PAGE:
Smith already getting early handle on No. 1 job

When the 49ers gathered for team drills midway through their first 2005 training camp practice Saturday afternoon, Alex Smith was behind center for the first play from scrimmage. The implications of that are obvious, but – in typical fashion – the 21-year-old rookie attempted to downplay the moment. "I don't think you need to read anything into it," Smith said. He's wrong. Observers should read into it deeply as Smith grabbed hold of the early lead in San Francisco's summer quarterback derby.

He may never give it up.

"The rook," as coach Mike Nolan likes to call him, looked big and strong and confident in the pocket as he set up to make throws for the first time wearing pads as a pro. He made good reads and continued to show a strong and increasingly accurate arm.

He let loose with an afternoon-long collection of pretty passes, so many that 12th-year veteran Johnnie Morton – after practicing with Smith for the first time – gushed, "He throws a great ball."

But even though everybody knows Smith is being groomed to become San Francisco's savior at quarterback sooner rather than later, the rook tried to play dumb to his prominence Saturday in the first-team huddle.

"I'm not looking to where I'm taking snaps or who I'm taking them with," Smith said. "It's just camp. I'm trying to earn my spot and trying to do the best I can. I'm just trying to learn. Obviously, I've still got a long way to go. It's just good to be back out there taking snaps."

Smith, however, continues to make steady strides, just like he did throughout spring drills after the 49ers made him the No. 1 overall selection in the NFL draft. His footwork and grasp of the offense have improved greatly, and he looks smooth as he drops back in the pocket and sets up to throw.

After playing in a college offense that featured mostly shotgun and option formations, it doesn't appear it's taking Smith very long to get his footwork up to par at the NFL level.

That kind of thing – let's face it – is what Nolan and the rest of the San Francisco coaches expect. And that's why Nolan is running Smith out there with the first-team offense for the first snap of training camp.

Get used to it, kid, if you're not already.

When asked about his quarterback rotation, which saw incumbent veteran starter Tim Rattay enter the fray after Smith, Nolan offered as an explanation that "it really doesn't mean anything," and that the team will "mix that up" with "a little bit of a rotating basis" to give Rattay and possibly others first-team, first-snap opportunities.

But when pressed regarding how it came about Smith took Saturday's first snap, Nolan didn't attempt to dance around the truth.

"In simple fact, as I said when we took the quarterback, we didn't take him to sit him on the bench," Nolan said. "At some point, he'll be the guy and I'd like to see if he can do it early. That's not to rule the other guys out, because it doesn't. It just says we're going to see. We're going to give him some reps and see how he progresses."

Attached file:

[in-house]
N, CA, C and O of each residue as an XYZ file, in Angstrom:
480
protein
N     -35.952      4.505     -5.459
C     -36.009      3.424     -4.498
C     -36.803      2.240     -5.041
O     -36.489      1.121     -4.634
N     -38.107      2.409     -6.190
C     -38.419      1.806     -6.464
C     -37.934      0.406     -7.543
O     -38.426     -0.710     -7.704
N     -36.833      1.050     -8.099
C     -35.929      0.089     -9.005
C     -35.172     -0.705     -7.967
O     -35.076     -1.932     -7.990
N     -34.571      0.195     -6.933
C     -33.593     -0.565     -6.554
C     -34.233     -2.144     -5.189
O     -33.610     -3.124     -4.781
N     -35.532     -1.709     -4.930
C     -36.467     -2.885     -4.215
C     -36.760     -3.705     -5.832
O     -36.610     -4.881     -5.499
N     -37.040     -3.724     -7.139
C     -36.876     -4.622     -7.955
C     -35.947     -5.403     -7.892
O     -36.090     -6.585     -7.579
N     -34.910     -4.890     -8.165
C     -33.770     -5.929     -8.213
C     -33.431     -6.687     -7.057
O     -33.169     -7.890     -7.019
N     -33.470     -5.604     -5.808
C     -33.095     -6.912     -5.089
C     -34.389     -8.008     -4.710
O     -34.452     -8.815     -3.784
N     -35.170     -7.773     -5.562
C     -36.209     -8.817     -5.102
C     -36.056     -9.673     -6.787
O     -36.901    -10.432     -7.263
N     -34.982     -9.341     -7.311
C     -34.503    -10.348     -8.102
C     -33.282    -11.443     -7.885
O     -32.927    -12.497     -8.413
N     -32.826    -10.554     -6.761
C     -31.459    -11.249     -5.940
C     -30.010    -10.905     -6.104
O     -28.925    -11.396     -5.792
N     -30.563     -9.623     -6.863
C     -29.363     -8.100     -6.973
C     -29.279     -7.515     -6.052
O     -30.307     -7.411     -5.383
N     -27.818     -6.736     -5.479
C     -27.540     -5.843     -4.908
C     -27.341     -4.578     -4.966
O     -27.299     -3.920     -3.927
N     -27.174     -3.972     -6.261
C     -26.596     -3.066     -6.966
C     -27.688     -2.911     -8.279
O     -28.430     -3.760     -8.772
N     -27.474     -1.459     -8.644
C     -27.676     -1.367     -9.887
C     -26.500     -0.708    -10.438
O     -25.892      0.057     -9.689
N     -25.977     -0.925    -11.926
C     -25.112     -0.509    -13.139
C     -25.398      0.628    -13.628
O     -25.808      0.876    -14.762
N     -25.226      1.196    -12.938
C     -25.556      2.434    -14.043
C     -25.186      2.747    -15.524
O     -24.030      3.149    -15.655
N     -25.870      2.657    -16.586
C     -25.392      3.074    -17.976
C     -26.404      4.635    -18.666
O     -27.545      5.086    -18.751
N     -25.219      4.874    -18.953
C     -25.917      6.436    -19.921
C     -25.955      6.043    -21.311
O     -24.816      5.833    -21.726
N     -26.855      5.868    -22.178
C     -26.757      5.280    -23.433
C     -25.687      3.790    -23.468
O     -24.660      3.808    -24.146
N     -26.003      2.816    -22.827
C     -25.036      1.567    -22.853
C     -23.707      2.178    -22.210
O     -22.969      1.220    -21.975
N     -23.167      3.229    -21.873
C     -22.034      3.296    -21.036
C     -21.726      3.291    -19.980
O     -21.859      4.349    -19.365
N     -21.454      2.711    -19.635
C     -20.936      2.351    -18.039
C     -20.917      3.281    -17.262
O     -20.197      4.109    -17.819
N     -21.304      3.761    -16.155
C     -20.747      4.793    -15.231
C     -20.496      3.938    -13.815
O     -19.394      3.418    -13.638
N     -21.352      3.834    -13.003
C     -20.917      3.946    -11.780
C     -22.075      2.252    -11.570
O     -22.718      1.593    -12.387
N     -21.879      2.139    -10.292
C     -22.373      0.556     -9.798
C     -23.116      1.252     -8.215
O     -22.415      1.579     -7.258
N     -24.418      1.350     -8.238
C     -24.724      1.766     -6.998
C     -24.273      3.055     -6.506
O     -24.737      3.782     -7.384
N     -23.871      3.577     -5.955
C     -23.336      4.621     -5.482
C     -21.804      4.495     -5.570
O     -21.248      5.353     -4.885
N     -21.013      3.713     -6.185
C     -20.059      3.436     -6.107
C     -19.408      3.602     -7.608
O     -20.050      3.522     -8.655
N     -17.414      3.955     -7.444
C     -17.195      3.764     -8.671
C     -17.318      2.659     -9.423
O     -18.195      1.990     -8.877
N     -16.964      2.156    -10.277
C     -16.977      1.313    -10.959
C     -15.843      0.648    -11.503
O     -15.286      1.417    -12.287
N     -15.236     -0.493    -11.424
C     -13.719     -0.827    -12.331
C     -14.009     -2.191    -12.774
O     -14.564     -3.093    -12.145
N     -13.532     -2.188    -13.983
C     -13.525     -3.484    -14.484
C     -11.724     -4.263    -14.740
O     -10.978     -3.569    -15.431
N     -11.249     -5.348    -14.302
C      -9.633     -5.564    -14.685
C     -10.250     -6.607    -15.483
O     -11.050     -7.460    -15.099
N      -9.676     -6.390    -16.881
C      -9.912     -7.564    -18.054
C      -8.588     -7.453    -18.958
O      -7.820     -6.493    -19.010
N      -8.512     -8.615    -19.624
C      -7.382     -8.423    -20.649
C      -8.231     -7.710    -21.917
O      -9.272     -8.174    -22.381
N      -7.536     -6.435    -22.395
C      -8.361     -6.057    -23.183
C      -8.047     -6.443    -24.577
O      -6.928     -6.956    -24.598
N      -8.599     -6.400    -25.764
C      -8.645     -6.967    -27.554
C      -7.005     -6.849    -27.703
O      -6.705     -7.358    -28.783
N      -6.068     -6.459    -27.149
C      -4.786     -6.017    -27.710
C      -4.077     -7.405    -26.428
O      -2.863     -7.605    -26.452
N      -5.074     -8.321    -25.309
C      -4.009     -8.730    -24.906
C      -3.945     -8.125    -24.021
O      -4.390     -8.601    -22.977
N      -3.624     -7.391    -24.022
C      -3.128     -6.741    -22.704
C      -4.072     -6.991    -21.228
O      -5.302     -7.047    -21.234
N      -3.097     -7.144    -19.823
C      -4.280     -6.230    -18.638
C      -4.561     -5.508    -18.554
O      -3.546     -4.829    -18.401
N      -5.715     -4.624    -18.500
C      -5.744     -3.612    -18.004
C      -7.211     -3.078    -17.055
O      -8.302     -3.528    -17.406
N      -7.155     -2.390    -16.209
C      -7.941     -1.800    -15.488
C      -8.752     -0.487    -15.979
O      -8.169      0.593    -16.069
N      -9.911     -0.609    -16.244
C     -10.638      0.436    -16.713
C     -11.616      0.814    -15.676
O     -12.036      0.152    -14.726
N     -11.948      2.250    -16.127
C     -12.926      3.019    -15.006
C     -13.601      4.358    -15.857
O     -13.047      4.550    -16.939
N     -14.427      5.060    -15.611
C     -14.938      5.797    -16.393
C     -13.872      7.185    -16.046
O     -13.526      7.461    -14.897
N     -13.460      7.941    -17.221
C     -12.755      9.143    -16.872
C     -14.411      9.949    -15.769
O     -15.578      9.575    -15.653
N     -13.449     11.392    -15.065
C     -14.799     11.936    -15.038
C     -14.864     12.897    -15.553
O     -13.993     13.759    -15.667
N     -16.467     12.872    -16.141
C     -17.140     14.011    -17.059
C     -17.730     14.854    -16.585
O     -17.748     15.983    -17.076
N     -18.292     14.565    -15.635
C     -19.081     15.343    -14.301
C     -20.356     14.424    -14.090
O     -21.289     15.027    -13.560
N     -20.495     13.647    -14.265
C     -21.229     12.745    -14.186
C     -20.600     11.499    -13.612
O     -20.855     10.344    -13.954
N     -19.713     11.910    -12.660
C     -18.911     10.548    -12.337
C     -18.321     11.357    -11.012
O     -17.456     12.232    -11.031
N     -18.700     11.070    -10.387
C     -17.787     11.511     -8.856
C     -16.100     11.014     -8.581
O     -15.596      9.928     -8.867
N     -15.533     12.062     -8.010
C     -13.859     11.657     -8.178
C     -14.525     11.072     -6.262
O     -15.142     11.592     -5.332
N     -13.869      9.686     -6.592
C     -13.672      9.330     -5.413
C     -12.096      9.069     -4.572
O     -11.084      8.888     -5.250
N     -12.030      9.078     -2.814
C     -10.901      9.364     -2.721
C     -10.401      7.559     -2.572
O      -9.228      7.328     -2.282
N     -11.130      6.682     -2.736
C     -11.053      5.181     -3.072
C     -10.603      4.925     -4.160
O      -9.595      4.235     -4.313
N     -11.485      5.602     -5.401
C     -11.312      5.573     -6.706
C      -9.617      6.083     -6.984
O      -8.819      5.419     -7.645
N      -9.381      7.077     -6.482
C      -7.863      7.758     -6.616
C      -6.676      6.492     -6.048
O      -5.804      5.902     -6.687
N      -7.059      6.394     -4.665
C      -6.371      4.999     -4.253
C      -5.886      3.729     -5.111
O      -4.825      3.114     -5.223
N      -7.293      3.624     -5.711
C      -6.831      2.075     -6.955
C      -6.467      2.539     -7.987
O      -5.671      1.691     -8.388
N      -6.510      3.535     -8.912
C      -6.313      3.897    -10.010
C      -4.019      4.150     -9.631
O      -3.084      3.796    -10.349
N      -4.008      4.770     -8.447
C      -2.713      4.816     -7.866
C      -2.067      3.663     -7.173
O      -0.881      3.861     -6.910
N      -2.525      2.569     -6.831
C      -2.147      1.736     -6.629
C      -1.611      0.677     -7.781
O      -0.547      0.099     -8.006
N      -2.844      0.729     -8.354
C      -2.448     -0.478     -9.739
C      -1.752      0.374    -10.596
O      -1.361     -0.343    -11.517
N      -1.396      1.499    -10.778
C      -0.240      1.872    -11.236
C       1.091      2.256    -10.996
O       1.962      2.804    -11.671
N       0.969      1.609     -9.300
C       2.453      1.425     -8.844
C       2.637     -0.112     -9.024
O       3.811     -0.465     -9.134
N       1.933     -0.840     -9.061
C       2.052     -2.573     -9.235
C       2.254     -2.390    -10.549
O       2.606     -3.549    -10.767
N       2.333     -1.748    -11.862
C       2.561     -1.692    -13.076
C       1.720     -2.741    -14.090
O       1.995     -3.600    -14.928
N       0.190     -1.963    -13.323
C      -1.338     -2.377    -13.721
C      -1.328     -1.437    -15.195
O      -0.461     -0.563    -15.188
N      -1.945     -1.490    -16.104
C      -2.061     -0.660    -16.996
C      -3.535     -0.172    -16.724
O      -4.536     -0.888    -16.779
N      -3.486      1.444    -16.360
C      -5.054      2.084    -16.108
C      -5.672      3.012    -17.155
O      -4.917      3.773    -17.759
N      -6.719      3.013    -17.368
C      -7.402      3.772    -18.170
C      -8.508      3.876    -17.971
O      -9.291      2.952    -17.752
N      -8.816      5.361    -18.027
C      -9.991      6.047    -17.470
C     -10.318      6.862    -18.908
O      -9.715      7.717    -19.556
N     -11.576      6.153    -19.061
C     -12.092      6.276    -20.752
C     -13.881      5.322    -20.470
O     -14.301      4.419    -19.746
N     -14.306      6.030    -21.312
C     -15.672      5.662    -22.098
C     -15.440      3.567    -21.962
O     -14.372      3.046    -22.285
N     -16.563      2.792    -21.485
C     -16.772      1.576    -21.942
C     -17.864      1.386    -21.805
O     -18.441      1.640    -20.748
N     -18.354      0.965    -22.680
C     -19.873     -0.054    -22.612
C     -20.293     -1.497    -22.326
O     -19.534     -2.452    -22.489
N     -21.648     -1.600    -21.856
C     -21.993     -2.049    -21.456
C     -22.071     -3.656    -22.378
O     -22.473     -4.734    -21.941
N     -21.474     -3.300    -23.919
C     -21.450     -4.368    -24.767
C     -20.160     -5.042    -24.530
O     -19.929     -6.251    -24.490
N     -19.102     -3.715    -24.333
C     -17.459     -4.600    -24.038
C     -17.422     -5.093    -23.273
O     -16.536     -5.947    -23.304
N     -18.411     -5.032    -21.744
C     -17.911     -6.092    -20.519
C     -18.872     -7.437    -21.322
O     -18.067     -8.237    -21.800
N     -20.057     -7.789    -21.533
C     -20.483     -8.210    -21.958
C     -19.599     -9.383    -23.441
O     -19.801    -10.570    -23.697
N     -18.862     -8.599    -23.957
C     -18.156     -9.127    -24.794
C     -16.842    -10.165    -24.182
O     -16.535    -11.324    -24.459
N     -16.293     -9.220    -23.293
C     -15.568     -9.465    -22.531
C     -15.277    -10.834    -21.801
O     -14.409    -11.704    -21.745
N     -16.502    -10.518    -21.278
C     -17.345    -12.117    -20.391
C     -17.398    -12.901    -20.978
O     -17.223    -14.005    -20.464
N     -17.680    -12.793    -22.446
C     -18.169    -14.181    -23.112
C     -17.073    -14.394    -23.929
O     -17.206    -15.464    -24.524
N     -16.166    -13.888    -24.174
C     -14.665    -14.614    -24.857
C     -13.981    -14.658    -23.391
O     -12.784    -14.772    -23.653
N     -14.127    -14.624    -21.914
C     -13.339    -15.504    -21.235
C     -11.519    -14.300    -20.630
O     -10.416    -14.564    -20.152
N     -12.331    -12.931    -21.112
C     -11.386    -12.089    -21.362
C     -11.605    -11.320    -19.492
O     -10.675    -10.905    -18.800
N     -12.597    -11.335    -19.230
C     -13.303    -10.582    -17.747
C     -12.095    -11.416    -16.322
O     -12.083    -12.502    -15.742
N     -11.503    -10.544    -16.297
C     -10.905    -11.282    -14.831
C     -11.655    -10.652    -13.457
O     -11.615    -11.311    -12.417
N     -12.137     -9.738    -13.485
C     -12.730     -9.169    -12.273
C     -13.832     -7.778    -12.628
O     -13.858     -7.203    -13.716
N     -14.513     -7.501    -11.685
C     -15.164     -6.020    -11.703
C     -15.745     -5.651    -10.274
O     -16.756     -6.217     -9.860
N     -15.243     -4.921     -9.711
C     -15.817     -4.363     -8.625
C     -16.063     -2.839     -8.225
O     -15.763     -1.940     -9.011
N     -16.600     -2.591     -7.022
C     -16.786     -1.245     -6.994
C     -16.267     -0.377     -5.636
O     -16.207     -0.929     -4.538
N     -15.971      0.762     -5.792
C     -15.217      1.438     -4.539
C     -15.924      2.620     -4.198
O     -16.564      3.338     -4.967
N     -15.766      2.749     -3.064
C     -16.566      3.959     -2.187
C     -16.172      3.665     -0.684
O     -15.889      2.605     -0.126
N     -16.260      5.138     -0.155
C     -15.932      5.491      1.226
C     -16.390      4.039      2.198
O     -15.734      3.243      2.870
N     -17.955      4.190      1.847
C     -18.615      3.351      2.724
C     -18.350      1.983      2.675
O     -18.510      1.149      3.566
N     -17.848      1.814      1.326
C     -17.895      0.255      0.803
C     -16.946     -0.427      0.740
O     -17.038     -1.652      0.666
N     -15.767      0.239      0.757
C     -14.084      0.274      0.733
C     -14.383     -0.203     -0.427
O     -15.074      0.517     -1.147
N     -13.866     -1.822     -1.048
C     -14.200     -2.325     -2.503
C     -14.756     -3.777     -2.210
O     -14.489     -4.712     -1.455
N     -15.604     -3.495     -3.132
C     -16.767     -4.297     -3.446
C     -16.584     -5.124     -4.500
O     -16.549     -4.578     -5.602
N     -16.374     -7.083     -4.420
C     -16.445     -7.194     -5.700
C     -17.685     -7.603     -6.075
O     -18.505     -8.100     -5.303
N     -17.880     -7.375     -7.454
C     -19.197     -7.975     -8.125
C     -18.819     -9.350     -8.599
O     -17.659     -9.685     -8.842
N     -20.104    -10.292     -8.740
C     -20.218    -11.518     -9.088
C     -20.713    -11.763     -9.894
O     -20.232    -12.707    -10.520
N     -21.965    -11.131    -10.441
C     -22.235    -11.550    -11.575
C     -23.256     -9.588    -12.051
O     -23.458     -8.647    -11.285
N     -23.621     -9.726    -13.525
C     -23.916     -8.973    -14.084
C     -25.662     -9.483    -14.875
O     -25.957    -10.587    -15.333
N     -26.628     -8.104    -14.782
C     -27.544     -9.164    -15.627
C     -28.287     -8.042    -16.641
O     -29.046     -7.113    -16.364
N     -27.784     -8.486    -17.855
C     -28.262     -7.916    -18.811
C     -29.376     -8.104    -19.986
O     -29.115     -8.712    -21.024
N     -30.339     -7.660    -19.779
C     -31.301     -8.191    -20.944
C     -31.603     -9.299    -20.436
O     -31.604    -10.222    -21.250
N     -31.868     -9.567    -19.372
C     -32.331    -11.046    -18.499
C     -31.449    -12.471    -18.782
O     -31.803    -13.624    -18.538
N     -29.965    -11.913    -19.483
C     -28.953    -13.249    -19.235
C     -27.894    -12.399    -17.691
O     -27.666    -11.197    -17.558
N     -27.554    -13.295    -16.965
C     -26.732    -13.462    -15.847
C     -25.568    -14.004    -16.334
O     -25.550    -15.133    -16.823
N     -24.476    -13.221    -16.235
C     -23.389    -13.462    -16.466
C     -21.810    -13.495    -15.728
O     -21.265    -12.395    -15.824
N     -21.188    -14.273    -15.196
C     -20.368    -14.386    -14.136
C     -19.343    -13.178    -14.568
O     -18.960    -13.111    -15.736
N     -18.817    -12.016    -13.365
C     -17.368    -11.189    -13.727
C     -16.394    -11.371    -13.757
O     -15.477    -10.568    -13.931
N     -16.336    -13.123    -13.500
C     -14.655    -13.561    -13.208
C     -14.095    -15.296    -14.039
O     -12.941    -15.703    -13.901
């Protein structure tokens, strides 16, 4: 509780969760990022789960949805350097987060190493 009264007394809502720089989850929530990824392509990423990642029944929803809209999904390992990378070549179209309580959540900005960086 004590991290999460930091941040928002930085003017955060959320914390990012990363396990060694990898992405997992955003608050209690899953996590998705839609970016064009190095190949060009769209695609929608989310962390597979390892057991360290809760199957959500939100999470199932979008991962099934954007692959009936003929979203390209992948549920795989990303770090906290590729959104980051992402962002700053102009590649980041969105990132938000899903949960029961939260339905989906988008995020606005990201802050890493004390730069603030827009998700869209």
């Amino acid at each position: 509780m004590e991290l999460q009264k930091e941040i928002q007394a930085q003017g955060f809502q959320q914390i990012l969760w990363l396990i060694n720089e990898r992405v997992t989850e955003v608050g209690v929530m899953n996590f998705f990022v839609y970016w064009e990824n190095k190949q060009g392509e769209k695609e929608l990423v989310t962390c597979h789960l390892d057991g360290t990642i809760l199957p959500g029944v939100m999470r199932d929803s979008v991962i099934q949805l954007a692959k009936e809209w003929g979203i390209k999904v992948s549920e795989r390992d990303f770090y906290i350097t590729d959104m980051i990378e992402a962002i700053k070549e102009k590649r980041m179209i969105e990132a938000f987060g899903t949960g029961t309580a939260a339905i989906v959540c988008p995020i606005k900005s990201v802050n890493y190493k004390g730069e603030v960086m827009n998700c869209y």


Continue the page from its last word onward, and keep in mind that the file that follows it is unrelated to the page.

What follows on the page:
So far, so good.

Smith put some nice touch on his deep throws, and he was on the money with most of his short ones. One of his best throws of the day came at the end of practice when he fired an intermediate pass over the middle and hit Morton between the numbers amid four secondary defenders.

It's passes such as that which make Smith look like The Man already, even though some of his teammates still call him "kid."

"He looks good, just like he did in the (spring organized team activities)," said receiver Brandon Lloyd, who reeled in several passes from Smith as the afternoon progressed. "He's a great athlete, and he's dedicated to improvement. That's all we can pretty much ask of him, because we all want to improve and be better than the last outing, and that's what he continues to do."

Lloyd marveled at Smith's ability to take what he learns in meetings and execute it on the field, not to mention his ball placement and ability to throw on the run.

"The kid can take what he learned in the classroom, go into the huddle, call a play, and we'll go out and run a successful play," Lloyd said. "That's impressive for a rookie quarterback to do that. And he's able to place the ball. Instead of just winging it out there in the direction of the receiver, he's actually putting the ball on the outside number, on the inside number, high and low. He has that kind of control over the ball."

Said Morton, "The first thing you do as a receiver is look at how the quarterback throws. Is he going to throw it through you or throw it to you? And he throws a great ball. The thing about Alex is he's going to get more confident and his leadership will come out more and more as he learns the offense and becomes comfortable and (it becomes) second nature for him. He already understands it pretty well. Once you get it, and you feel comfortable, that's when you start playing. And that's when you'll see the real Alex Smith."

The Alex Smith on display Saturday didn't look too bad, either.

"I'm just trying to get better every day and do as best I can to reach my potential," Smith said. "Obviously, that's where I'm trying to get. I'm more confident, but I'm still getting there. I think that only comes with comfort, and I'm only going to be more comfortable the more I learn."

After the way Smith handled himself Saturday, the 49ers already appear more comfortable with the idea of him in the starting role, which now is looking more like a plan rather than just some whimsical summer hope.


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